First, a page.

Mount Sinabung in Indonesia has erupted and sparked a mass evacuation from villages in north Sumatra.
Authorities raised the alert to Level III, the second highest on the country's scale, as seismic activty increased.
Nearly 1,700 people from surrounding villagers were cleared from their homes. The National Disaster Mitigation Agency (BPBD) said refugees had been homed in shelters set up by the military and the police.
BPBD said food, drinks, blankets, masks, tents and sanitation facilities are urgently needed by refugees.
The volcano spewed ash 7km into the sky. According to the Jakarta Globe, a series of eruptions continued to cause tremors.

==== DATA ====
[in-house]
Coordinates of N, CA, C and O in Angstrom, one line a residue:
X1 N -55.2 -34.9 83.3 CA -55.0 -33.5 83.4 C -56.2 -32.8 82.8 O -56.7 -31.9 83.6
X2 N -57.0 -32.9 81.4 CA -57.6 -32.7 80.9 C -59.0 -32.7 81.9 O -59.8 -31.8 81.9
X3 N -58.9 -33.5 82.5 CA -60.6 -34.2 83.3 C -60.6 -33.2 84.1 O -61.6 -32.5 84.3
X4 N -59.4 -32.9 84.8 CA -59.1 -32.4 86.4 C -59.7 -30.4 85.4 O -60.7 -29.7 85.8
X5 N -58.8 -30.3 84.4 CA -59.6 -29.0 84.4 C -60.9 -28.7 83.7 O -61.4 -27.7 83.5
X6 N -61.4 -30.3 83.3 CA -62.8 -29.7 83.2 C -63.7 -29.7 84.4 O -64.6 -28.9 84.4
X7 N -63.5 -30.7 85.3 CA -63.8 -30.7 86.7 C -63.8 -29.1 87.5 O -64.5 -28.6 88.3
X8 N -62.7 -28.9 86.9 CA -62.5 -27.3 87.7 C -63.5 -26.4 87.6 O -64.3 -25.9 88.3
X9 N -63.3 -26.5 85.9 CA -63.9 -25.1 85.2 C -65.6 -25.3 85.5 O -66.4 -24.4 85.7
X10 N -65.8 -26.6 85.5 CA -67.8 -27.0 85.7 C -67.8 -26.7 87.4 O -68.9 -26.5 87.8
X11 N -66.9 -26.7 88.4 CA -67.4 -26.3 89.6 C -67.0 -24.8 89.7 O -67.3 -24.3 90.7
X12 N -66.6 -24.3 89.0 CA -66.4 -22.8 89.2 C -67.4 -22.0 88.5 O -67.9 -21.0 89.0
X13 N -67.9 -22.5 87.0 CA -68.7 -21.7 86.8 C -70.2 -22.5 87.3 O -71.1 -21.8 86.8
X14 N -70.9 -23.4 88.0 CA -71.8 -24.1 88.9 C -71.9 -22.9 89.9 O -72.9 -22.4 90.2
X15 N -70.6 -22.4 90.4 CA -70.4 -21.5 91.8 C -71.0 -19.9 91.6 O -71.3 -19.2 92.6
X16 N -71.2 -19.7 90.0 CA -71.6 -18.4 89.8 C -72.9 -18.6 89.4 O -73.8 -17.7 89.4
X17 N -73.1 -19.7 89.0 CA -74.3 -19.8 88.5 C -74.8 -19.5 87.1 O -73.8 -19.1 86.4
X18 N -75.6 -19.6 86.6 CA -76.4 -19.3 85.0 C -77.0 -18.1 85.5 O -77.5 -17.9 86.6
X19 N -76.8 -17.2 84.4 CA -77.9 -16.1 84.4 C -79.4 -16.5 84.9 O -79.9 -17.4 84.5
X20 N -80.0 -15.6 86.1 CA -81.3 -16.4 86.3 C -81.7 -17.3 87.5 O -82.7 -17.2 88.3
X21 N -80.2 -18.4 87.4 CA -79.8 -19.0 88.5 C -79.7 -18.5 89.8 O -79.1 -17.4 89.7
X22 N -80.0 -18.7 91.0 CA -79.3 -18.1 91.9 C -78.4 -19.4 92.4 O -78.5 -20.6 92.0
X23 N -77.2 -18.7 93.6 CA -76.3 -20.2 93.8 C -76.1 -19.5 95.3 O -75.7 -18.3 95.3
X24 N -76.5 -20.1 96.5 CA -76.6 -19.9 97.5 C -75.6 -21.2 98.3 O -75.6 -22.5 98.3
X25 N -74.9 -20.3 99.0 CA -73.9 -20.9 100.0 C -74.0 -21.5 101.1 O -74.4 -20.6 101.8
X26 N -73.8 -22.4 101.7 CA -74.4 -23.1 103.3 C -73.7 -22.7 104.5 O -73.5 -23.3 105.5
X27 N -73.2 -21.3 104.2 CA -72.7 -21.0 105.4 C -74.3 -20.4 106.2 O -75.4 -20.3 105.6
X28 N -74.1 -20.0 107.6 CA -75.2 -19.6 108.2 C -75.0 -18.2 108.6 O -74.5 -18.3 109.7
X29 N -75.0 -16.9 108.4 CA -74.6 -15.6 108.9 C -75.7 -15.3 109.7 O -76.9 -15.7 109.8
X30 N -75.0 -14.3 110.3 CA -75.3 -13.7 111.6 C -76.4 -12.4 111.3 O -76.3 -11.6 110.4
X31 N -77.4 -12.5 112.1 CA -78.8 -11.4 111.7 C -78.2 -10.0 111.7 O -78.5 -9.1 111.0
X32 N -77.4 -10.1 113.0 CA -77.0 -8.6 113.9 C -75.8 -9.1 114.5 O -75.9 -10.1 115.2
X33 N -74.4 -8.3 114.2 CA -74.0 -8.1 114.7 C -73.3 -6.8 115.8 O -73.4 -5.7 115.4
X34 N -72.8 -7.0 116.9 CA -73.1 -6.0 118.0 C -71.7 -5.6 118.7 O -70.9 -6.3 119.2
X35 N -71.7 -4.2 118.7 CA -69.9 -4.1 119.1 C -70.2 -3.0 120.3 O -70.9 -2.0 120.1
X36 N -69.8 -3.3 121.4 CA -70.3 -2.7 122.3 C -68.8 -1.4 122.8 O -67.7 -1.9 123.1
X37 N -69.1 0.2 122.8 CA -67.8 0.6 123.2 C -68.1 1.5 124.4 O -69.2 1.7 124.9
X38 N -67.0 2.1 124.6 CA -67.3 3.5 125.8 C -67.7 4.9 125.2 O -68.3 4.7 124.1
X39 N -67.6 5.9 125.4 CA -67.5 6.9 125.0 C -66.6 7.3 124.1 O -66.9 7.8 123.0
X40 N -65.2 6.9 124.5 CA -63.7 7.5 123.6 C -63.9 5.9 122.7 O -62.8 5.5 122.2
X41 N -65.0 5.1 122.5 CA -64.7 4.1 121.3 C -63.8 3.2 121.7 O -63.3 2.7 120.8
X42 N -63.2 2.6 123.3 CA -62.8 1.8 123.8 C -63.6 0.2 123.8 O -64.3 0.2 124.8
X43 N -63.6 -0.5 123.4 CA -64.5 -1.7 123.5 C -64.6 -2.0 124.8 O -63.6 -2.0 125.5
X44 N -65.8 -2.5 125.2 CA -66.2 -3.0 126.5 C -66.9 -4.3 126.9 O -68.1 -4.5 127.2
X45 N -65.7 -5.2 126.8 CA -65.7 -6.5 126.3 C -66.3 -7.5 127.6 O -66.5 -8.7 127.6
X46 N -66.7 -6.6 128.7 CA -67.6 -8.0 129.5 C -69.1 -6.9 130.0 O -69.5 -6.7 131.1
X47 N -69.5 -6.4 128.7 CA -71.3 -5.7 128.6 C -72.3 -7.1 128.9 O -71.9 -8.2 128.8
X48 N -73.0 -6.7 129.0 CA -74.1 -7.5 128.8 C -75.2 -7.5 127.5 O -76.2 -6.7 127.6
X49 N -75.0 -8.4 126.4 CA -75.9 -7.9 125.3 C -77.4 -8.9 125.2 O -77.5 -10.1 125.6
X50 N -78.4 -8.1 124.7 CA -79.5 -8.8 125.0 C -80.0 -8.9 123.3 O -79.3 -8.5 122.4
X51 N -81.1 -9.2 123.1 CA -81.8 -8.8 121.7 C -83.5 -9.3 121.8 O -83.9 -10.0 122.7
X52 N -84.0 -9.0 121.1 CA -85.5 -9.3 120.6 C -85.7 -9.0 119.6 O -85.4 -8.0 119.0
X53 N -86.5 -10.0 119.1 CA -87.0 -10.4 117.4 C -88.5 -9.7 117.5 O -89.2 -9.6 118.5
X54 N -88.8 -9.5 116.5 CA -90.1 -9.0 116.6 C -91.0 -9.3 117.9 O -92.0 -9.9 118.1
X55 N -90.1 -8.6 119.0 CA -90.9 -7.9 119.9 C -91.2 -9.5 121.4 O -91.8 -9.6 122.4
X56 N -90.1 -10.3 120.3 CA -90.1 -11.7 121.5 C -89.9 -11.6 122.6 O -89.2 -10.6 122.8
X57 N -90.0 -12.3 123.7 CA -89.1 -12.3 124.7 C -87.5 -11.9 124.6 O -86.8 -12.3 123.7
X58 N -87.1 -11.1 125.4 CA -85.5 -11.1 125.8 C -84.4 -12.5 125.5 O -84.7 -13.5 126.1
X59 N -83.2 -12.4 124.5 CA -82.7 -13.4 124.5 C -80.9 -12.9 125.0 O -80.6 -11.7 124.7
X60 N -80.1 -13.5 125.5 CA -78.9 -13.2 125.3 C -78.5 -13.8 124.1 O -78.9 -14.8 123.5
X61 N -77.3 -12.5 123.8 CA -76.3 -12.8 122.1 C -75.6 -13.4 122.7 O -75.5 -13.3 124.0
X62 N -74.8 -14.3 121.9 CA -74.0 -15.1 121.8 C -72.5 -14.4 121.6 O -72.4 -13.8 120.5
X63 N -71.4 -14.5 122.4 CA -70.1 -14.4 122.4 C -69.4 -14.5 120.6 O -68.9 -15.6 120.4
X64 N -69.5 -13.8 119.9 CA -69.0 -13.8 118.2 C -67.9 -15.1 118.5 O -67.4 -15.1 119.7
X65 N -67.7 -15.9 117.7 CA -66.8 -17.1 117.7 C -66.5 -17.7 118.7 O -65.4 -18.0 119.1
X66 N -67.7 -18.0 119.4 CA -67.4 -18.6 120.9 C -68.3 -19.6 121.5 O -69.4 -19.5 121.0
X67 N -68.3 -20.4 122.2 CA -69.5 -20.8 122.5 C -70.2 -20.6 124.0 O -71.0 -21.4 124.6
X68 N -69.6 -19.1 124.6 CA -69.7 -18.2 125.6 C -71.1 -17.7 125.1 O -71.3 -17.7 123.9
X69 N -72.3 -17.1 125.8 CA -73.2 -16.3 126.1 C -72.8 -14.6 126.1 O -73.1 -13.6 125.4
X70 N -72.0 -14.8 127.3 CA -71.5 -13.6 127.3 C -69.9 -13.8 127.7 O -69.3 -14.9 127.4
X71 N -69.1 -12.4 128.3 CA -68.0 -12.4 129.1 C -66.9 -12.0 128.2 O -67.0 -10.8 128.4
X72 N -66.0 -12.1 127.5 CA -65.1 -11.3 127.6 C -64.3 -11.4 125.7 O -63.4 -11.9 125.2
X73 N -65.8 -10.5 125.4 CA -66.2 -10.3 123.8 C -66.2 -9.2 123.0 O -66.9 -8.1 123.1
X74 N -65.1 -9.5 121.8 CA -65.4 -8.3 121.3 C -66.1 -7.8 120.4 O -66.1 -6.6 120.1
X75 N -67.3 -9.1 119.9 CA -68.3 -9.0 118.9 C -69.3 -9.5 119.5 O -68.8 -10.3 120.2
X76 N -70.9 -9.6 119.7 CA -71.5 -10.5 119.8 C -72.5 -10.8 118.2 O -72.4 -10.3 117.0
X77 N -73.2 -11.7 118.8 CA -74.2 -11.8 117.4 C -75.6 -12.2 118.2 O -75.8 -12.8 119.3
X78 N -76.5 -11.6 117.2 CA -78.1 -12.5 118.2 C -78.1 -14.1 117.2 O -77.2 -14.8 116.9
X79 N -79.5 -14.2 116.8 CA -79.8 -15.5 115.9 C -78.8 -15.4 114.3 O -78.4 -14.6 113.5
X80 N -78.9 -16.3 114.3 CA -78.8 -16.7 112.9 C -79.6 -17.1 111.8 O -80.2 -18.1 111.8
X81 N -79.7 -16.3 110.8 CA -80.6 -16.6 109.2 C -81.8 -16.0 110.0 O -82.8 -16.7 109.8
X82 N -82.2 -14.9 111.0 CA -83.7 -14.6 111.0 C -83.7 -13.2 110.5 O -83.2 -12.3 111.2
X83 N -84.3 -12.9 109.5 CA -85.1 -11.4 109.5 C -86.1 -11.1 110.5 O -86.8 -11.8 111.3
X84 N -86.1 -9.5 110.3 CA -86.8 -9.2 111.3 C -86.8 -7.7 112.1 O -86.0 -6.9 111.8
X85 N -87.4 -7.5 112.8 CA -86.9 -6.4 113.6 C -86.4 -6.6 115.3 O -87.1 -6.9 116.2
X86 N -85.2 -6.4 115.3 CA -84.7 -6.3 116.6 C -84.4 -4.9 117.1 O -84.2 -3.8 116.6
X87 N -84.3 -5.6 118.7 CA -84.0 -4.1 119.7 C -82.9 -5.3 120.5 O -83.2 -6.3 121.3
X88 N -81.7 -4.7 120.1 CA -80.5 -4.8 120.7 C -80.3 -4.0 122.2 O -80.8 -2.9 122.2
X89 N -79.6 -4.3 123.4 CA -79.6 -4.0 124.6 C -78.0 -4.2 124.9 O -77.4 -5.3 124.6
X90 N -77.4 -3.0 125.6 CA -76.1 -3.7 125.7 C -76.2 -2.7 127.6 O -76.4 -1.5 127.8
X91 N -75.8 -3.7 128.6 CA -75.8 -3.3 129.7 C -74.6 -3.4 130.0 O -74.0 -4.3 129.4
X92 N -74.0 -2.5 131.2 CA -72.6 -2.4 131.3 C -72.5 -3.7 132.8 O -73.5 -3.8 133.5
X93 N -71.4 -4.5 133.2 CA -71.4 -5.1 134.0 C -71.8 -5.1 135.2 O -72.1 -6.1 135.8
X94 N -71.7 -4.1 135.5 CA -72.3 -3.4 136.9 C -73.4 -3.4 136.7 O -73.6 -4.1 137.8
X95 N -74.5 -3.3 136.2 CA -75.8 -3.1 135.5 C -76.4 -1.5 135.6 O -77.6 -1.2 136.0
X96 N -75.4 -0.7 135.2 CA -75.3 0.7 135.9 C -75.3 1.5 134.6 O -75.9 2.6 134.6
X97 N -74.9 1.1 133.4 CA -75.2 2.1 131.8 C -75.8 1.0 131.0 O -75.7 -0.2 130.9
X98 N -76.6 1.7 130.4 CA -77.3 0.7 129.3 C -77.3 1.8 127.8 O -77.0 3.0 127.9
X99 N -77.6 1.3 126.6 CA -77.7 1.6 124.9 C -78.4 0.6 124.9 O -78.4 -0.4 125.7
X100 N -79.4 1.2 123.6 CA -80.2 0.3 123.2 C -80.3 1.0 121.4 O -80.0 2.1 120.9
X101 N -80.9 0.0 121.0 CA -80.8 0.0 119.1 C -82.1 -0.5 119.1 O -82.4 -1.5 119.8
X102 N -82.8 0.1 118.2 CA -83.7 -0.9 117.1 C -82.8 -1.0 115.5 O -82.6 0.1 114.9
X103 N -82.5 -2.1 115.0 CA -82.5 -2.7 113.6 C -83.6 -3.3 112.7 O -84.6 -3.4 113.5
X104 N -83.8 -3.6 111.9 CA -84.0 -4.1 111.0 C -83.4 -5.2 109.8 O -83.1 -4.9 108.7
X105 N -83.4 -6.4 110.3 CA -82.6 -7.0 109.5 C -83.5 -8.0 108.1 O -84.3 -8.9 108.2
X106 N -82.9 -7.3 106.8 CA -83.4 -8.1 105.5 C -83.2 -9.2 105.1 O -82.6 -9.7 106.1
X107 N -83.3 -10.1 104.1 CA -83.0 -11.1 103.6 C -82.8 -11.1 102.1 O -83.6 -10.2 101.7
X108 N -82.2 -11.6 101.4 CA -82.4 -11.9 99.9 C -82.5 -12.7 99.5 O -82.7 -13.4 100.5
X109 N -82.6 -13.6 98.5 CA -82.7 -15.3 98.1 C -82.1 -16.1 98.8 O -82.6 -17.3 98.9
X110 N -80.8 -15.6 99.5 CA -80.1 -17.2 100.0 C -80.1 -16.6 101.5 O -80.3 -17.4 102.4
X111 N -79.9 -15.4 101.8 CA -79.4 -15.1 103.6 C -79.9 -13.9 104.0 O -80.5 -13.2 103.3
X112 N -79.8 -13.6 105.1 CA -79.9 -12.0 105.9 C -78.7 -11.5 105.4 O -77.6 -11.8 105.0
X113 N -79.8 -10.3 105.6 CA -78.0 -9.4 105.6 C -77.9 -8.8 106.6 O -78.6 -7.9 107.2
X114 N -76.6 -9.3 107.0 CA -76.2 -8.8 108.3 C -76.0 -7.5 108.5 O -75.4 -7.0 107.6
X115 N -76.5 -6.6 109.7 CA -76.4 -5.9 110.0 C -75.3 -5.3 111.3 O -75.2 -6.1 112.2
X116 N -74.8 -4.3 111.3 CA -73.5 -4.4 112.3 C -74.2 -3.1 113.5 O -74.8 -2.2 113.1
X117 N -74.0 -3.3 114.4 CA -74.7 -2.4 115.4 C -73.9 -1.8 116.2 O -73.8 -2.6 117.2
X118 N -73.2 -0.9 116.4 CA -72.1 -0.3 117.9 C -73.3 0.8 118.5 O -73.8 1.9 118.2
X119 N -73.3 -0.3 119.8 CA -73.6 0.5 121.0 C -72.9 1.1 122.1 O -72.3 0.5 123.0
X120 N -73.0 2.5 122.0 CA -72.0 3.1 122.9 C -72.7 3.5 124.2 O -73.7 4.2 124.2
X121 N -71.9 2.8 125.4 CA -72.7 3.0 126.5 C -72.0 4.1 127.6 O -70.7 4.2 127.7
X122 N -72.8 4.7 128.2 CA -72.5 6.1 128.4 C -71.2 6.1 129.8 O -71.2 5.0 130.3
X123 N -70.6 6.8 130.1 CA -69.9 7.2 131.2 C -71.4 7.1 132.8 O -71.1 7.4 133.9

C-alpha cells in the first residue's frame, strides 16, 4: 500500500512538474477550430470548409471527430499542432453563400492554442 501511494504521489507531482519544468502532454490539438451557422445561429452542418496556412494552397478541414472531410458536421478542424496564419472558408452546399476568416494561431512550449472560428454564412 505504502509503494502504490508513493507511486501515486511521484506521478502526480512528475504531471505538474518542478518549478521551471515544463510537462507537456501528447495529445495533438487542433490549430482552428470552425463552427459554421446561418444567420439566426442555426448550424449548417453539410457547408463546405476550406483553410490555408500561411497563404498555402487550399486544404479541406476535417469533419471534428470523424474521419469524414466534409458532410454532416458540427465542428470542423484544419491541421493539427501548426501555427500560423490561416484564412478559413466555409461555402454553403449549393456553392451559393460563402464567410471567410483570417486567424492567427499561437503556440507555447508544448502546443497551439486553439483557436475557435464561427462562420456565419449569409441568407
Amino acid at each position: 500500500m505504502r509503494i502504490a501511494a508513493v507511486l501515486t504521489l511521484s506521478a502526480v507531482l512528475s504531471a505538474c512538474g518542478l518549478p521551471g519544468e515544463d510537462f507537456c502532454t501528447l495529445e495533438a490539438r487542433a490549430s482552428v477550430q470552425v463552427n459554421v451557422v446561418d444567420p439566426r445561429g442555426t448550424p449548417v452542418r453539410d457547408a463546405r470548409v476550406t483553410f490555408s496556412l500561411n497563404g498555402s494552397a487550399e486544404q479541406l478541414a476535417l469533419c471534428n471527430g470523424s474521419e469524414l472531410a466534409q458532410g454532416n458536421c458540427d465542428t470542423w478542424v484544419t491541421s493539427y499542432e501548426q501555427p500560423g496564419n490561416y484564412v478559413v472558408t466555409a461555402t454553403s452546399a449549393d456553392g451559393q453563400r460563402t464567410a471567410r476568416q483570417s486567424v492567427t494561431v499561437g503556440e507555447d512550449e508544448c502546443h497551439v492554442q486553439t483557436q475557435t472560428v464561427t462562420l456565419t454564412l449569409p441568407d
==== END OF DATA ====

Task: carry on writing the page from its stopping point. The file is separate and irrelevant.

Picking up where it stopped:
BNPB spokesperson Sutopo Purwo Nugroho said: "The evacuation aims to protect the local residents from the effects caused by the increased volcanic activities of Mount Sinabung."
He said that despite evacuation warnings issued, some villagers decided to remain in their homes.
Mount Sinabung is in the Pacific "Ring of Fire", where over 120 active volcanoes lie.
The volcano was dormant for hundreds of years until 2010 when it caught scientists off guard and erupted, killing two people and forcing the evacuation of 30,000 people.
Two eruptions were recorded within the space of just a few days and around 6,000 people had to be taken to temporary shelters across the Karo district.
It also erupted in October, with ash and black smoke thrown 3km into the air.